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Old 01-08-2014, 10:29 PM   #106
bush pilot
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On my way to South America I happened to pass through Daytona Beach during Bike Week, seemed like a great big fashion show to me.
The HD riders I did talk to rode in from places like Maine and Michigan, so there were some riders and not just self absorbed fashion players. They were mostly dumbstruck at the idea of riding from Alaska to Ushuaia.
A lot of bikes there probably never killed a bug in their lives, the amount of chrome dazzling, amazing paint jobs and art work on many bikes which probably arrived in enclosed trailers.
I think my bug encrusted KLR and Alaska mud saturated Motoport kevlar(Dalton hwy mud doesn't washout) was a little off-putting for many, I was definitely kinda out of place. I felt much more at home in a seedy motel down in Homestead surrounded by all sorts of ethnic minorities, where Spanish and Haitian French was mostly spoken rather than English.
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Old 01-08-2014, 11:02 PM   #107
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Originally Posted by MotoTex View Post
Maybe not the only honest justification. Could also be that you honestly do not believe that the risk exists for you at all. (or believe that the prescribed gear will protect you from all possible risks.)

Is there anything dishonest about ignoring an uncomfortable truth that lies between those two extremes?

Is ignorance considered dishonesty?
My mistake,
Assuming its an educated choice by an intelligent person.

Only an ignorant or foolish person would think gear has no value, or will protect you from all possible risk, and I didn't even give them consideration.
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Old 01-09-2014, 05:55 AM   #108
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My mistake,
Assuming its an educated choice by an intelligent person.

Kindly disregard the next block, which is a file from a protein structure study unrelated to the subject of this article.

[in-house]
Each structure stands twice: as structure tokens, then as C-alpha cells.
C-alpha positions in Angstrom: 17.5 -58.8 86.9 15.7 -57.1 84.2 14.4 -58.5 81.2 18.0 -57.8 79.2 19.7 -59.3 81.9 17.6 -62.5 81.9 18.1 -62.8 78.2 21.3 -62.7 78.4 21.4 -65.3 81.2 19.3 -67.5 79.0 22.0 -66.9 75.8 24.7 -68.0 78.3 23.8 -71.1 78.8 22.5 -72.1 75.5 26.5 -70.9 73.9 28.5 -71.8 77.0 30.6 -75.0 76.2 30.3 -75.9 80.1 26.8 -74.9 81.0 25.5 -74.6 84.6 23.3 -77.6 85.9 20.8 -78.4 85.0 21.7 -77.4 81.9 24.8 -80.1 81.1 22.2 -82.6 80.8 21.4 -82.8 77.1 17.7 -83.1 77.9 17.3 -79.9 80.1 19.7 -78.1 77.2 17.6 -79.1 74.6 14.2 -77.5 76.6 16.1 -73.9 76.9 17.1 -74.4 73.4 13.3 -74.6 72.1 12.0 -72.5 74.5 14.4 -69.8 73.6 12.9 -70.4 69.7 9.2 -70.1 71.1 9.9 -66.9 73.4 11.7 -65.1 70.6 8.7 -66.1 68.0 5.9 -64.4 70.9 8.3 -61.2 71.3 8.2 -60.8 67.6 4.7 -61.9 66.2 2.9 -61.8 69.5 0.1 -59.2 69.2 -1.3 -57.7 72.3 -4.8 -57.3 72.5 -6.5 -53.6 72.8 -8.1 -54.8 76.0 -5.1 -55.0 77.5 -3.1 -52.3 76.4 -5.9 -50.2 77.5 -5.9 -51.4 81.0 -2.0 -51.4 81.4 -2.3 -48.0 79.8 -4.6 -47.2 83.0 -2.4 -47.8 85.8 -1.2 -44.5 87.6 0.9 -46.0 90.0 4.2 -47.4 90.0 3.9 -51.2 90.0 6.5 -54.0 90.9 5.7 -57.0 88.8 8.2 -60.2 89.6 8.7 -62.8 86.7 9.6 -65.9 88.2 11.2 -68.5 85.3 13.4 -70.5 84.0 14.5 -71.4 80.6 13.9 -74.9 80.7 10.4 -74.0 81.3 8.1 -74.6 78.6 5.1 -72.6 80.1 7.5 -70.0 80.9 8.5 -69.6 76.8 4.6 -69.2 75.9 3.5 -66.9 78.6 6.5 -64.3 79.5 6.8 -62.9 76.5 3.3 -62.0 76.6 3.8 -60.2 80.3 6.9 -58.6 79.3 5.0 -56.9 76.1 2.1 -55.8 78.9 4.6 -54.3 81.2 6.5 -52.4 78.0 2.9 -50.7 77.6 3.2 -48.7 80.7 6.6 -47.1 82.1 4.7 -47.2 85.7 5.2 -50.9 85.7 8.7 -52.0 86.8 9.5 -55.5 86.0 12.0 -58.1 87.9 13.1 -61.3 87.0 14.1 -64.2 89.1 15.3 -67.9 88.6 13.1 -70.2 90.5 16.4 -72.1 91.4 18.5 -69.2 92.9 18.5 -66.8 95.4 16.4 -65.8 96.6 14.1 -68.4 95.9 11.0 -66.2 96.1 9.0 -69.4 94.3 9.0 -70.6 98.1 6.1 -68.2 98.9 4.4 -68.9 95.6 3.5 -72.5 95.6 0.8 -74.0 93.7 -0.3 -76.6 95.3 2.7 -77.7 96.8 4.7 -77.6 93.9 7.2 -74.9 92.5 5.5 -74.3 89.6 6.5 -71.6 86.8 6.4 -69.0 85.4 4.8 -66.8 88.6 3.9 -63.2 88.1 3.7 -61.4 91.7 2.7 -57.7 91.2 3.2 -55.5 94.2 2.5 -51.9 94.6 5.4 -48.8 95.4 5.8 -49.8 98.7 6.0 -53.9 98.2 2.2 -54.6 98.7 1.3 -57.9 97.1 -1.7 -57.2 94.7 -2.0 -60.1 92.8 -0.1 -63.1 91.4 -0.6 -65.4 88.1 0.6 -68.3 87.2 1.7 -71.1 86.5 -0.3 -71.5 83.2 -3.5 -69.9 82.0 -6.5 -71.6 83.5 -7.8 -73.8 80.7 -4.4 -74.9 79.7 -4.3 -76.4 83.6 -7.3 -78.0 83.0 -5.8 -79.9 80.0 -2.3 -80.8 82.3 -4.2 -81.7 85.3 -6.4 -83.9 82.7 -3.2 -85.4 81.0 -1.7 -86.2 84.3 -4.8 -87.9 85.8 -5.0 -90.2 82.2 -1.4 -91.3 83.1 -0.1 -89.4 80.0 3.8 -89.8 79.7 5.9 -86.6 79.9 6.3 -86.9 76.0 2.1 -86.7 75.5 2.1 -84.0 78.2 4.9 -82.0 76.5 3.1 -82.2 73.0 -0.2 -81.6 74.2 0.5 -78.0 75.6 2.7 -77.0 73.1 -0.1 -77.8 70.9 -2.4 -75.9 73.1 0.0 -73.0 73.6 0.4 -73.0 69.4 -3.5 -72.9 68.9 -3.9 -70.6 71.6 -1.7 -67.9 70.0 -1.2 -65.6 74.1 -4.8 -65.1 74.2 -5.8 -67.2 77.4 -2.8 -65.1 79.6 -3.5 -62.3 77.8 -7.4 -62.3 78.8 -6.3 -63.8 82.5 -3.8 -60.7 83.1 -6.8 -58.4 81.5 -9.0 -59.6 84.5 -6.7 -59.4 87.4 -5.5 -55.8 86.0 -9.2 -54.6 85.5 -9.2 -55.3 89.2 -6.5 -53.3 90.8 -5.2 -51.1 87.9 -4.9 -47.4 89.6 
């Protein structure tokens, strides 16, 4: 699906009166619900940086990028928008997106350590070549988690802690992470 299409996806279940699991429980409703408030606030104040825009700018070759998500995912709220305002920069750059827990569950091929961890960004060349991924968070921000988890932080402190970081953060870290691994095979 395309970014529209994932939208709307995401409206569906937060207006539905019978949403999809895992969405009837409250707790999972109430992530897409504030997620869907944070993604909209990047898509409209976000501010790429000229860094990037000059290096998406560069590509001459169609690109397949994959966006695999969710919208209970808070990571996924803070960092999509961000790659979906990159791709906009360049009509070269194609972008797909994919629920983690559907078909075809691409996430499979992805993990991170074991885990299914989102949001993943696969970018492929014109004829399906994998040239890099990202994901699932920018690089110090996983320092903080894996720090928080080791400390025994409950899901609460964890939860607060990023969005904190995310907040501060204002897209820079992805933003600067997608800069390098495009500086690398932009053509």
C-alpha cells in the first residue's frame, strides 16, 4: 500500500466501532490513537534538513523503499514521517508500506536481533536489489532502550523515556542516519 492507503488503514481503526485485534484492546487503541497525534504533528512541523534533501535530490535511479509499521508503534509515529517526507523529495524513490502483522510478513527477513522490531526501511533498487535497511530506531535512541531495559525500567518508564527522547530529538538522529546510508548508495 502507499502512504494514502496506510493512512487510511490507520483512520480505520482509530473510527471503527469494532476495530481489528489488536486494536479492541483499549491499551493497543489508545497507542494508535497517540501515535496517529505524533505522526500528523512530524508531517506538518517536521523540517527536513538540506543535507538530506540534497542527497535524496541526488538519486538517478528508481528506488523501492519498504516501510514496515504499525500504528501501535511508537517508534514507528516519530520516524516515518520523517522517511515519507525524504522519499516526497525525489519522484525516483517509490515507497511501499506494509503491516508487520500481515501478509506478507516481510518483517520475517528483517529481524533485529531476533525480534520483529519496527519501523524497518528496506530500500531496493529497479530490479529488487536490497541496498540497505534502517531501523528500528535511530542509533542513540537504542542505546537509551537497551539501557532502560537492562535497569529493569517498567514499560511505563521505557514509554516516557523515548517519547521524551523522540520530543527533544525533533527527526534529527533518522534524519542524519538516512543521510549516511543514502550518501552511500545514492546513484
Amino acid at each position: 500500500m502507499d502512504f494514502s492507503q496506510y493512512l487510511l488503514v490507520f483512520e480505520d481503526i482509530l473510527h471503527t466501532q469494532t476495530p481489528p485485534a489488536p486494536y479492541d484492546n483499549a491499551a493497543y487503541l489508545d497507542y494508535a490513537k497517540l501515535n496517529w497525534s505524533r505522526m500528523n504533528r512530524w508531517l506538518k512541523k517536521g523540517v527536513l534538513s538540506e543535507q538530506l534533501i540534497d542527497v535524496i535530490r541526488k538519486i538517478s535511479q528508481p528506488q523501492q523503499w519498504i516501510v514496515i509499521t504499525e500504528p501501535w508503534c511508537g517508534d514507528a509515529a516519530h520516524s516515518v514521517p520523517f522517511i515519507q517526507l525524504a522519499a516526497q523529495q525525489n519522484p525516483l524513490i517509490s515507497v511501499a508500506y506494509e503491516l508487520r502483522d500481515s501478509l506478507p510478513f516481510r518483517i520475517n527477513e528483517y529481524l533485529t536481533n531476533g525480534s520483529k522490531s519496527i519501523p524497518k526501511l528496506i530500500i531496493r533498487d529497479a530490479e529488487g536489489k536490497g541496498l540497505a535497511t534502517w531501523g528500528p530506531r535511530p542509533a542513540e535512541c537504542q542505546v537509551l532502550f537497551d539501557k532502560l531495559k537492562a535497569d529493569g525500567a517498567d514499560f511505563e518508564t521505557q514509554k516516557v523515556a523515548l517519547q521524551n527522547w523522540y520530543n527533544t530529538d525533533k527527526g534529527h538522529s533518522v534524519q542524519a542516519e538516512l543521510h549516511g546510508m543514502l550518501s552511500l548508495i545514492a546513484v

Only an ignorant or foolish person would think gear has no value, or will protect you from all possible risk, and I didn't even give them consideration.
This is the crux of the matter.

Ignorance (no first-hand experience with the potential consequences) and bravado/machismo/ego (foolishness) are the primary reasons for not choosing more appropriately to increase skills and wear protective gear (i.e.: take PREcautions).

This in no way changes the fact that the odds are still (slightly) in favor of someone without gear riding for a lifetime and never actually needing the gear. The longer they ride and develop skills (even if by osmosis) the better their odds.

In the end it is a philosophical matter. It is still each person's choice and I support that. I also discount all the "burden on society" arguments for requiring others to conform. It is more of a burden on humanity to circumvent natural selection.

This in no way changes the fact that I am an ATGATT rider, though I see no reason to be evangelistic about it. If a no gear rider poo-poos my choices, that too is their right. Just as long as they don't try to regulate my right to this choice.
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Old 01-09-2014, 05:56 AM   #109
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Does wearing more gear lead to increased risk taking?

Most here would probably say "no, not for me". I think otherwise.